‘I sat next to Beardy in basic training and we were all told by the instructor that the person sitting next to you would probably not make it through the tough training. That got me worried because he stood out so much and I thought there’s no way it’s going to be him, but probably me. He was my battle buddy and the first night in our shared room I noticed how loudly and weirdly he snored, and thought it would give our position away in the field. He wasn’t the easiest person to get up for sentry duty, either! Whenever we went out to a club or even just the pub, he was always posing and pouting in his skin-tight t-shirts. When I found out we were joining the same Squadron and Flight I was so happy that we could remain mates. He was a true friend and we will all miss him.’
Sqn Ldr Sutton continued:
I could have asked almost anyone on the Squadron and I know that every man would have a good word to say about Martin. Though he was with us for less than a year, he had made his mark and on this most demanding of operations his were the qualities - loyalty, courage, dependability - that make success in our mission possible. In Martin the RAF Regiment has lost one of its most promising young men who will be terribly missed by us all. As we grieve for him, we here in Iraq can draw some comfort that he fell, weapon in hand, fighting for and alongside his comrades, doing the job he loved so much. For all of us, there can be no greater inspiration to continue to do our duty with renewed determination and fighting spirit, to live up to his legacy and our Regimental motto: Per Ardua - Through Adversity.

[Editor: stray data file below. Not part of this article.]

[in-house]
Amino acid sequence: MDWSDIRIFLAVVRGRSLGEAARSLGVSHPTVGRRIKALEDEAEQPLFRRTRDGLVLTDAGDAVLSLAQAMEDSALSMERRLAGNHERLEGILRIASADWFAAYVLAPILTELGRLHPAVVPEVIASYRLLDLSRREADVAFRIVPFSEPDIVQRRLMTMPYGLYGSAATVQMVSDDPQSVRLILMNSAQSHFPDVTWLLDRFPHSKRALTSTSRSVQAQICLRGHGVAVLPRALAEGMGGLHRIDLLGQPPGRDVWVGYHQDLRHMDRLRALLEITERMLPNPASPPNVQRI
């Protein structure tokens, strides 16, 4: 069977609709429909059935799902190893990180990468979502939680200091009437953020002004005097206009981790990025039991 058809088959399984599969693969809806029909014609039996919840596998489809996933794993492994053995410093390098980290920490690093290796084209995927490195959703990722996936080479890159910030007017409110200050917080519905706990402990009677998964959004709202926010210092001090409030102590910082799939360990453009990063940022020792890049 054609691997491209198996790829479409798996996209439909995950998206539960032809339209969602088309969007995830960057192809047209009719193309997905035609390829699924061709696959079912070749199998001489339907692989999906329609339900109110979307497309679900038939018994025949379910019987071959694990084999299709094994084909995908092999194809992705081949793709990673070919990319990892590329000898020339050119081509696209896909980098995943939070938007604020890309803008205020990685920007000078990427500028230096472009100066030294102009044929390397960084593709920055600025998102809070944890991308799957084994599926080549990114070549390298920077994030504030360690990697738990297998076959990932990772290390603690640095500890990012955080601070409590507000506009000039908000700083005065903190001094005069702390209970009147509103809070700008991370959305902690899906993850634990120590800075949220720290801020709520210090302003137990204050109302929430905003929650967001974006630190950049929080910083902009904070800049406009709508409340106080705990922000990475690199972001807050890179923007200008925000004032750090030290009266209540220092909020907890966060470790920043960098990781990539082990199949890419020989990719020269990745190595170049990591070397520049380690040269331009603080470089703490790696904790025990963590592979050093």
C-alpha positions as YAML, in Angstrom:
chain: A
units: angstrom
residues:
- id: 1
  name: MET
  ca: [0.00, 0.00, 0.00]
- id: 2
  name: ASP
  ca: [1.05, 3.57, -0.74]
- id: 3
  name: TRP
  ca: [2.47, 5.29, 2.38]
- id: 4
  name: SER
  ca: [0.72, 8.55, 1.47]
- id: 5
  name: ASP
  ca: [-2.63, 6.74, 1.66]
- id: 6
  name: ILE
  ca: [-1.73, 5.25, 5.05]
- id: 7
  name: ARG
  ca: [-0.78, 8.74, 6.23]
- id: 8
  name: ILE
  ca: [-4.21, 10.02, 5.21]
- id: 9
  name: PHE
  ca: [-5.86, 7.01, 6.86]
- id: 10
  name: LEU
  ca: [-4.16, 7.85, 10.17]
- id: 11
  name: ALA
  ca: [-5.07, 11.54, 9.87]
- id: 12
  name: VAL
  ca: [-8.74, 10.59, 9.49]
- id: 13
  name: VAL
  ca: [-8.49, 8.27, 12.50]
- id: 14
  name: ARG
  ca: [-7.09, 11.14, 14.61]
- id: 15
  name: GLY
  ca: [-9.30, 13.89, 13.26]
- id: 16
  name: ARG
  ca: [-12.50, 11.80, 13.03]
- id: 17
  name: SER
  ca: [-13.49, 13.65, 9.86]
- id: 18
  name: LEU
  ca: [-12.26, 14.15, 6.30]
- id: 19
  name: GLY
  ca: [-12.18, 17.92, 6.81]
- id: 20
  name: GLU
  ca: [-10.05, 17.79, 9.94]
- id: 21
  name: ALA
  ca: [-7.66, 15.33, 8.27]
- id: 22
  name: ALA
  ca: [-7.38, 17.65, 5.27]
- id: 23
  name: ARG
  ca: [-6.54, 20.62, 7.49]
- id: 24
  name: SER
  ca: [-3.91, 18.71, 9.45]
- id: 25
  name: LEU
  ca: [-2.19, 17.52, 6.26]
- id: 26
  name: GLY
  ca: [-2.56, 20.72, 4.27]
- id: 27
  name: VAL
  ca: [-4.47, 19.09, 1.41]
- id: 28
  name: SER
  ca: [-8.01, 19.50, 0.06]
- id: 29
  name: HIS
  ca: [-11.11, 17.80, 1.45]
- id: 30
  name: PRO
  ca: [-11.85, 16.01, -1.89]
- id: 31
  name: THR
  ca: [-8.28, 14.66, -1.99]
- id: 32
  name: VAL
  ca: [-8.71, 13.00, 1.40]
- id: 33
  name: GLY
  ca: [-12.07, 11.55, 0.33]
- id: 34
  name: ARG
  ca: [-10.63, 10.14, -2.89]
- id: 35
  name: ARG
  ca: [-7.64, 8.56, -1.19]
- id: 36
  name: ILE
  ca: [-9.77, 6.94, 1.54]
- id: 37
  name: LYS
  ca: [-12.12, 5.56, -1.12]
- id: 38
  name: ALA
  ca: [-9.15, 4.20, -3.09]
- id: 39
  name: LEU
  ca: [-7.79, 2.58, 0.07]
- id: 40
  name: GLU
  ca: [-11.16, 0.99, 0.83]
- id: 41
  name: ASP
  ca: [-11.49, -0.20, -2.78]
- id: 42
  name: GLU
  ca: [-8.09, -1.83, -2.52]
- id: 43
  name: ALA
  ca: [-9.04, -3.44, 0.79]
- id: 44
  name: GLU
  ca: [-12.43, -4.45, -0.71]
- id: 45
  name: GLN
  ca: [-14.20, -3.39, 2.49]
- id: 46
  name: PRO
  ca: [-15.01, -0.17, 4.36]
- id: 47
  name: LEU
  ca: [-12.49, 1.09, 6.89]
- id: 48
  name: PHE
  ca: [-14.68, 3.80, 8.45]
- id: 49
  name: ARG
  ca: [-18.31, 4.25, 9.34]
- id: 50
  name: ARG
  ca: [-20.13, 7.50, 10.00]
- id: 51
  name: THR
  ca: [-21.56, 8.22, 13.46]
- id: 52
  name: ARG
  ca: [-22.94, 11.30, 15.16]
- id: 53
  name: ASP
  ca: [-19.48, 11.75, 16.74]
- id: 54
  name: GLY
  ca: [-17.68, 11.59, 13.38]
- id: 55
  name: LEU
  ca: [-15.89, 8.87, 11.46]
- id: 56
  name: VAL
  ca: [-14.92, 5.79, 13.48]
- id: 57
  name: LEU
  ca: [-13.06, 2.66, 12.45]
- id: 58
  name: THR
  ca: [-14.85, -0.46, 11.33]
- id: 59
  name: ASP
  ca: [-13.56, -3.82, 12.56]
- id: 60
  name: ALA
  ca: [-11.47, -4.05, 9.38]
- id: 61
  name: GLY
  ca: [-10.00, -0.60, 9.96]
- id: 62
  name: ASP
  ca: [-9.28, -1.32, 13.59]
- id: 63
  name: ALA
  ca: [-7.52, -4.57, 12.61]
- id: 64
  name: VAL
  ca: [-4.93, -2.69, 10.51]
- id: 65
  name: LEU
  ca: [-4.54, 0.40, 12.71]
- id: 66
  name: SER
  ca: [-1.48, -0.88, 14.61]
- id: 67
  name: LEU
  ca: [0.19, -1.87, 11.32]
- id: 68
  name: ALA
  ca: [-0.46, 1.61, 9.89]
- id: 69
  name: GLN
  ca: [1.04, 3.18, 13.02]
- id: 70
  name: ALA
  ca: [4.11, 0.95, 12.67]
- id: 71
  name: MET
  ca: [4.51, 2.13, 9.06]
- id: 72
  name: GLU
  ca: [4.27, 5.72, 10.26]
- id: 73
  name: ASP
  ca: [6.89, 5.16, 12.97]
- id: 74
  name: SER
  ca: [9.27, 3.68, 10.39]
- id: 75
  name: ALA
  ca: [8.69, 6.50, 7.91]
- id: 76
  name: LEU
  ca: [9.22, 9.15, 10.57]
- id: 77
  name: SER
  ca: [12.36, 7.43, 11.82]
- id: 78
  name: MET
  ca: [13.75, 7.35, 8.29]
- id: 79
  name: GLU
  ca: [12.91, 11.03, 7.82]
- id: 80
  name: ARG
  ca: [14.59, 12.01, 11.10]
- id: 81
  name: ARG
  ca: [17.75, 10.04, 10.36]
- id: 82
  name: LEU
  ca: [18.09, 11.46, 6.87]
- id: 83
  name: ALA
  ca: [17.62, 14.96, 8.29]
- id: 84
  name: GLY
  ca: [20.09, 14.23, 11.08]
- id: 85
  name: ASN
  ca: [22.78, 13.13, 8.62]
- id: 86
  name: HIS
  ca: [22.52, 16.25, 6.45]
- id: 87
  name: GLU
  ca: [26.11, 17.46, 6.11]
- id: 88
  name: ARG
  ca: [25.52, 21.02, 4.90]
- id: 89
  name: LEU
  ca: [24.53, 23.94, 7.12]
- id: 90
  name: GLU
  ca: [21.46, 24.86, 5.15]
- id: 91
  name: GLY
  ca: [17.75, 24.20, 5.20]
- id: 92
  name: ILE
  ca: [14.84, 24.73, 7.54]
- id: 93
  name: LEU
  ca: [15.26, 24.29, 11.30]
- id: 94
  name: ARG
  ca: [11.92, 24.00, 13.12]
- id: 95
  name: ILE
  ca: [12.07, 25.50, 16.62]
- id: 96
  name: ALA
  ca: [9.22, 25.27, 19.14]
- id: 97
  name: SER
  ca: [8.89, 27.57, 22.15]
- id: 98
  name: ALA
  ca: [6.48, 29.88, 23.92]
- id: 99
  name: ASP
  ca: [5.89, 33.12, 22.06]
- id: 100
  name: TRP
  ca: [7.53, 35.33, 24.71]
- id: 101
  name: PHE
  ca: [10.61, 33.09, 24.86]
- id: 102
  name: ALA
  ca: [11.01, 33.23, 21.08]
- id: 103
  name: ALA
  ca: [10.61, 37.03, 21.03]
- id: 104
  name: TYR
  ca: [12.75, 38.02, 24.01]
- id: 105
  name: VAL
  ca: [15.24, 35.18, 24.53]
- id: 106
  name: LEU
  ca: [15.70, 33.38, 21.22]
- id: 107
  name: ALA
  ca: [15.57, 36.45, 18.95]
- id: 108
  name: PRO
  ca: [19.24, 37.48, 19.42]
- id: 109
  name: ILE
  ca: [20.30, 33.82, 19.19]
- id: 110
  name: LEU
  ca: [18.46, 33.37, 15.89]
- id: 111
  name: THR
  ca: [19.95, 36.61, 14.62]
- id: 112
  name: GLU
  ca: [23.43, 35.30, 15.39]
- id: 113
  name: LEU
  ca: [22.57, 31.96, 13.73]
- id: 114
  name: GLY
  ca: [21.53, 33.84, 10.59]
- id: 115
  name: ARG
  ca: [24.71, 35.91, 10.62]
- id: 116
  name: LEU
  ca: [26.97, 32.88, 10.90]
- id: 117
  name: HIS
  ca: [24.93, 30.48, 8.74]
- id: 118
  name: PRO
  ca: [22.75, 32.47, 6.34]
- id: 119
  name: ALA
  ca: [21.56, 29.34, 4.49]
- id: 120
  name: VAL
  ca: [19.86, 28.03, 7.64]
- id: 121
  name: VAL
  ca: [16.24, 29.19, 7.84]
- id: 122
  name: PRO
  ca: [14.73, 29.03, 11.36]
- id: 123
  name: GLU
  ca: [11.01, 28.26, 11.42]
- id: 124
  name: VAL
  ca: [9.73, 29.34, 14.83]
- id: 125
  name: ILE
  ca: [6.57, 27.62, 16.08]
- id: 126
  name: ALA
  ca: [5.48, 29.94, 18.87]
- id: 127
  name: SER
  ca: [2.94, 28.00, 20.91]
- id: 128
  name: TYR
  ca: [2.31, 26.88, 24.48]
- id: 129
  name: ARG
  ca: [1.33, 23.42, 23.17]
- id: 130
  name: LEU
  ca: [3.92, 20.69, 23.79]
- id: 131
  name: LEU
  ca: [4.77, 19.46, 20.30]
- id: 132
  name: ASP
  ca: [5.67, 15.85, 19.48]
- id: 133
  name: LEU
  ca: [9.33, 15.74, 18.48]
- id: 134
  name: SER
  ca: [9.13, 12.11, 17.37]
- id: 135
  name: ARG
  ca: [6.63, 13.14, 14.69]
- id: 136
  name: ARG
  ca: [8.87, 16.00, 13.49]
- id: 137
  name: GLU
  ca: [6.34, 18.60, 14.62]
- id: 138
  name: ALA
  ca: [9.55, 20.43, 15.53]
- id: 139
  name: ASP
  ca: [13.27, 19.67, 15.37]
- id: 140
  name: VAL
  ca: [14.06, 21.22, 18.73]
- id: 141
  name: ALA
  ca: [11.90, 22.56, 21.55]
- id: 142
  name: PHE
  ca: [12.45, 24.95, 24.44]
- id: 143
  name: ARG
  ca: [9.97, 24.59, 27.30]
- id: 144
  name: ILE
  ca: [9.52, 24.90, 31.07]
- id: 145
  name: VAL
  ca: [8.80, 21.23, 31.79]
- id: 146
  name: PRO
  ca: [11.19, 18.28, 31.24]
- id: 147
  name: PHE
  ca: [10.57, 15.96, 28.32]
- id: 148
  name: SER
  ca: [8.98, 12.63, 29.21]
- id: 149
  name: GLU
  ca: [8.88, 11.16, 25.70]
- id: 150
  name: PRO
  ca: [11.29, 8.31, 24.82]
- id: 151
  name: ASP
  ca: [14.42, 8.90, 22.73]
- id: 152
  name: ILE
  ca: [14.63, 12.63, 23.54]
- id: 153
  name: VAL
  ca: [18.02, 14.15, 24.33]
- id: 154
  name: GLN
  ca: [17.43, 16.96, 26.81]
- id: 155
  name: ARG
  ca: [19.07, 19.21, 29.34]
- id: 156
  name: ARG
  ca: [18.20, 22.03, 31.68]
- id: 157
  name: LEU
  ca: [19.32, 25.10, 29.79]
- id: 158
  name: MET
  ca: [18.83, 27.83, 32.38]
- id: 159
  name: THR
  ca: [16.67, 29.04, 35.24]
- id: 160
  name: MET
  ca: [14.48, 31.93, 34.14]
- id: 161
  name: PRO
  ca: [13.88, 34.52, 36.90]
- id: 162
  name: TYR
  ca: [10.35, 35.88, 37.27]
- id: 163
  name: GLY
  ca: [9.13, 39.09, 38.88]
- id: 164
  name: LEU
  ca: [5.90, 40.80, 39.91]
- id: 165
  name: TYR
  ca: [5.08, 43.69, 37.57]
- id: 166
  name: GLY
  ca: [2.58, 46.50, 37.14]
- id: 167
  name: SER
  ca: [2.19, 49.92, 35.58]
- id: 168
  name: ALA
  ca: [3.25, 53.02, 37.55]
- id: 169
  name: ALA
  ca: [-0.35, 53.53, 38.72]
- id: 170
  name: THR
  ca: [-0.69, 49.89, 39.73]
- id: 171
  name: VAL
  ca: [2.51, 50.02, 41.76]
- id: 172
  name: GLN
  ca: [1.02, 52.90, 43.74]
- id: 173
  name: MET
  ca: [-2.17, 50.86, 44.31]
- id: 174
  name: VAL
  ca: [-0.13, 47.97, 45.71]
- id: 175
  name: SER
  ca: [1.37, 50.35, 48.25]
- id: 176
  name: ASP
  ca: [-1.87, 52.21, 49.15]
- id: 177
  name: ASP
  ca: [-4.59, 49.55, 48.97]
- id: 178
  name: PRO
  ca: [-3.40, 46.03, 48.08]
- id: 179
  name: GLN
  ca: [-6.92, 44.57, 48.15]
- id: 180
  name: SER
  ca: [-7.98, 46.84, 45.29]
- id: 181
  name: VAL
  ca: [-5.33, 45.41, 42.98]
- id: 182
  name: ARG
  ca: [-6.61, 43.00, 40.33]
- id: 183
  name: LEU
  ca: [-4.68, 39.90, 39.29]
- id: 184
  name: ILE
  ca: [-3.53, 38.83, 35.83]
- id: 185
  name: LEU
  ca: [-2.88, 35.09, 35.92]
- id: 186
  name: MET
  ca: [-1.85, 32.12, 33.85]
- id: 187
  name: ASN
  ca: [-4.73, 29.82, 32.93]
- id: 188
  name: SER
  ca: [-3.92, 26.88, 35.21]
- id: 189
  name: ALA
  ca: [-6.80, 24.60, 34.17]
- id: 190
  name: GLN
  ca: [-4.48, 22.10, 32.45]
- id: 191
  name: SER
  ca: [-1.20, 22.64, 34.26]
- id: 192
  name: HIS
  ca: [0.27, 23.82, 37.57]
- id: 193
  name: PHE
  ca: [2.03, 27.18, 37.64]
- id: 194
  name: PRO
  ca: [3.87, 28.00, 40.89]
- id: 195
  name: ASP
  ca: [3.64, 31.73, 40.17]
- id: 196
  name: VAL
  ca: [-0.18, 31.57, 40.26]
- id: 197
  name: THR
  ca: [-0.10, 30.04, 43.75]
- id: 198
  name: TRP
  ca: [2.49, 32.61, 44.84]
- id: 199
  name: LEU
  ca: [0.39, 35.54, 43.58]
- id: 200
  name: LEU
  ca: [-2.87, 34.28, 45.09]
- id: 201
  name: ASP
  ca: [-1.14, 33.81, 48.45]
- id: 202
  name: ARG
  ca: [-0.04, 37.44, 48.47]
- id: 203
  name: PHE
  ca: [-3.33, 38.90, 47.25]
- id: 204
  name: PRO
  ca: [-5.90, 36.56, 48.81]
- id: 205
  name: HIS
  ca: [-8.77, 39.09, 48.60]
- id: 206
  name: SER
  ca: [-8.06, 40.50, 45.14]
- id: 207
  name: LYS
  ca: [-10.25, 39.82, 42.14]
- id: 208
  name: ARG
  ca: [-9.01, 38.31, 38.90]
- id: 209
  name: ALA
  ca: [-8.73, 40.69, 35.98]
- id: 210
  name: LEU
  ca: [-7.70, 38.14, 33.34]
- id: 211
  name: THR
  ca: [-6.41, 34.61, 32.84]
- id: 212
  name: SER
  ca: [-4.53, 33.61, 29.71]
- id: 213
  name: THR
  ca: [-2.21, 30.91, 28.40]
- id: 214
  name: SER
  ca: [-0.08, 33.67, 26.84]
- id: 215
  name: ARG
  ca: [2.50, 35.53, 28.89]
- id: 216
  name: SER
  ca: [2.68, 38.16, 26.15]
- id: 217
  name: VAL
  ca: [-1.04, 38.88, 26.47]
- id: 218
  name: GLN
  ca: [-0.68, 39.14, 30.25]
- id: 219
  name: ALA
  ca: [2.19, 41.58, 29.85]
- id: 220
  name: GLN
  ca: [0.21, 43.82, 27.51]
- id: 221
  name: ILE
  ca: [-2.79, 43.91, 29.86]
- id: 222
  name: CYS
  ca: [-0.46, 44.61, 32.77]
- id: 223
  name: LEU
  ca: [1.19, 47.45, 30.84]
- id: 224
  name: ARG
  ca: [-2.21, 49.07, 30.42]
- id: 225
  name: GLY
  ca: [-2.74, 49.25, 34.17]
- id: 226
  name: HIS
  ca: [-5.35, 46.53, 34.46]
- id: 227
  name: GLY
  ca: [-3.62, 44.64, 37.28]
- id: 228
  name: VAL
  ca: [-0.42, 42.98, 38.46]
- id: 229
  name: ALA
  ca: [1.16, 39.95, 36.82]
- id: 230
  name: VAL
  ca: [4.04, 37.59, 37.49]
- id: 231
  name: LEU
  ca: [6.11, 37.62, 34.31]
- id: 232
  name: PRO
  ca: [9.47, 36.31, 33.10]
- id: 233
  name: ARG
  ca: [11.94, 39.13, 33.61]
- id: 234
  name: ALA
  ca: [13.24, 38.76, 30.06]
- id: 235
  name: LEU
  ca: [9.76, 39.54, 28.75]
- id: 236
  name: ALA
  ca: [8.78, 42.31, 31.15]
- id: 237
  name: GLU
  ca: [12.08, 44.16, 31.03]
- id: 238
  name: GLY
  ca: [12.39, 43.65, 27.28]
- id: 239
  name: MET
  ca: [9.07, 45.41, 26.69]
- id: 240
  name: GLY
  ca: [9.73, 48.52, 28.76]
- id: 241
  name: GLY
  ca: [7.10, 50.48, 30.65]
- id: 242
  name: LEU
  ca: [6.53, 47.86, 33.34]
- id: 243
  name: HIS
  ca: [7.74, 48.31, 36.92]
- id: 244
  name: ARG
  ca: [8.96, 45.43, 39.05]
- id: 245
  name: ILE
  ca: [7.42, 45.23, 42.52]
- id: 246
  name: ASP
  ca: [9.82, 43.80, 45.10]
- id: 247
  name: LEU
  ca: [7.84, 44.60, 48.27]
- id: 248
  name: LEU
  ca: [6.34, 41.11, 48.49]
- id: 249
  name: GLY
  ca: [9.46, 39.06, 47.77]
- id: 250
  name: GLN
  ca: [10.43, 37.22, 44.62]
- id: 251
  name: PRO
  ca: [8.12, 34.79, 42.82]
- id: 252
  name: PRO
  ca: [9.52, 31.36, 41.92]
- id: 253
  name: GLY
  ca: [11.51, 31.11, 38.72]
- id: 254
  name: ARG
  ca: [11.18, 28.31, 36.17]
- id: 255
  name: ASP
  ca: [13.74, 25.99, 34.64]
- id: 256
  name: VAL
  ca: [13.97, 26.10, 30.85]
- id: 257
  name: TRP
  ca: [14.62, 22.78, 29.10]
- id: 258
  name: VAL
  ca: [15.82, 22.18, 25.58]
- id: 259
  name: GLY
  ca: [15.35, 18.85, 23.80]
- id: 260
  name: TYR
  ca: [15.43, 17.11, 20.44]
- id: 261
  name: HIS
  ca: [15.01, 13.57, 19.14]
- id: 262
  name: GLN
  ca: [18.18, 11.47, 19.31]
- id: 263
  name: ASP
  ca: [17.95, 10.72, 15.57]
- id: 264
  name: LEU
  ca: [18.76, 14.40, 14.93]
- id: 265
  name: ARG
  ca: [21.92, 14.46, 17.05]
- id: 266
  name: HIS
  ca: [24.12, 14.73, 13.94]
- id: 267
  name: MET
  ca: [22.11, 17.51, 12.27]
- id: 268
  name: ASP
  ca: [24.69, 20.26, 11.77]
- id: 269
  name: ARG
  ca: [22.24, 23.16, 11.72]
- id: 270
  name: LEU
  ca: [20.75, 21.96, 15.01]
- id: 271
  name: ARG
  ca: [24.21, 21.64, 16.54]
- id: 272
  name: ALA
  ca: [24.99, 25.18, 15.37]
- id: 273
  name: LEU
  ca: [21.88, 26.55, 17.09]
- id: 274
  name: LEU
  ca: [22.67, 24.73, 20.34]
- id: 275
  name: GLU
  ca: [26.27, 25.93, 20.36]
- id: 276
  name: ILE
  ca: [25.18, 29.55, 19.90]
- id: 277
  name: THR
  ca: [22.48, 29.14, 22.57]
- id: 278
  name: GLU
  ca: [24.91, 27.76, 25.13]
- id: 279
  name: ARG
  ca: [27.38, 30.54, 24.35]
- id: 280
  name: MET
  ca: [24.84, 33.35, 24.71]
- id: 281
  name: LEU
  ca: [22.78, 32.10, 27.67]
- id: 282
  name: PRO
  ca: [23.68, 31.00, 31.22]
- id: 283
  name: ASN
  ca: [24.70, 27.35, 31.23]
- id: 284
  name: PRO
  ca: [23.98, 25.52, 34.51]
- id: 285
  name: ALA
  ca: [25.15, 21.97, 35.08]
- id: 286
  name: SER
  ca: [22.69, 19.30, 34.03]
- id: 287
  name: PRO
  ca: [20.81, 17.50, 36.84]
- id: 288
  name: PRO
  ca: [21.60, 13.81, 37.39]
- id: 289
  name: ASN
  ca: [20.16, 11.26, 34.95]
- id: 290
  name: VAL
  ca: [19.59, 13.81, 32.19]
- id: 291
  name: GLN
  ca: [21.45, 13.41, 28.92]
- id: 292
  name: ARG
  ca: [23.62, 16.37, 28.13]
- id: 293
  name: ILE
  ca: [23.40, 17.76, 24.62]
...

Our thoughts and prayers are with Victoria, Rachael, Nic and all his family at this tragic time.
Statement from LAC Beard’s family:
Martin was always incredibly loyal to his family, to his fiance Nic, to those privileged enough to know him as their friend, and to the Royal Air Force Regiment.
He will always be known for his fantastic and vibrant personality, and for his cheeky desire to be the centre of attention.
The news of Martin’s death has come as a huge shock to all of us, and his loss will create a huge gap in all our lives.
To Victoria, the memory of Martin giving her away at her wedding three months ago will always be the proudest moment of her life. A fact that she knows would have instilled equal pride in their mother
Every time Nic thinks of him she always sees a picture of his smiling and happy face. She knows that although their future together is no longer possible, the happiness of the last four years will stay with her and keep her company forever.
We would like thank everyone their kindness and support at this very difficult time, and for the consideration that so many people have shown in the numerous messages we have received.
Des Browne, Secretary of State for Defence, said:
Leading Aircraftman Beard was a very popular and highly promising young man who was a credit to The Royal Air Force Regiment. His death is tragic and I would like to express my condolences to his family, friends, and colleagues. My thoughts are with them and we will do all we can to support them through this difficult time.
Published: 9 August 2007
From: Ministry of Defence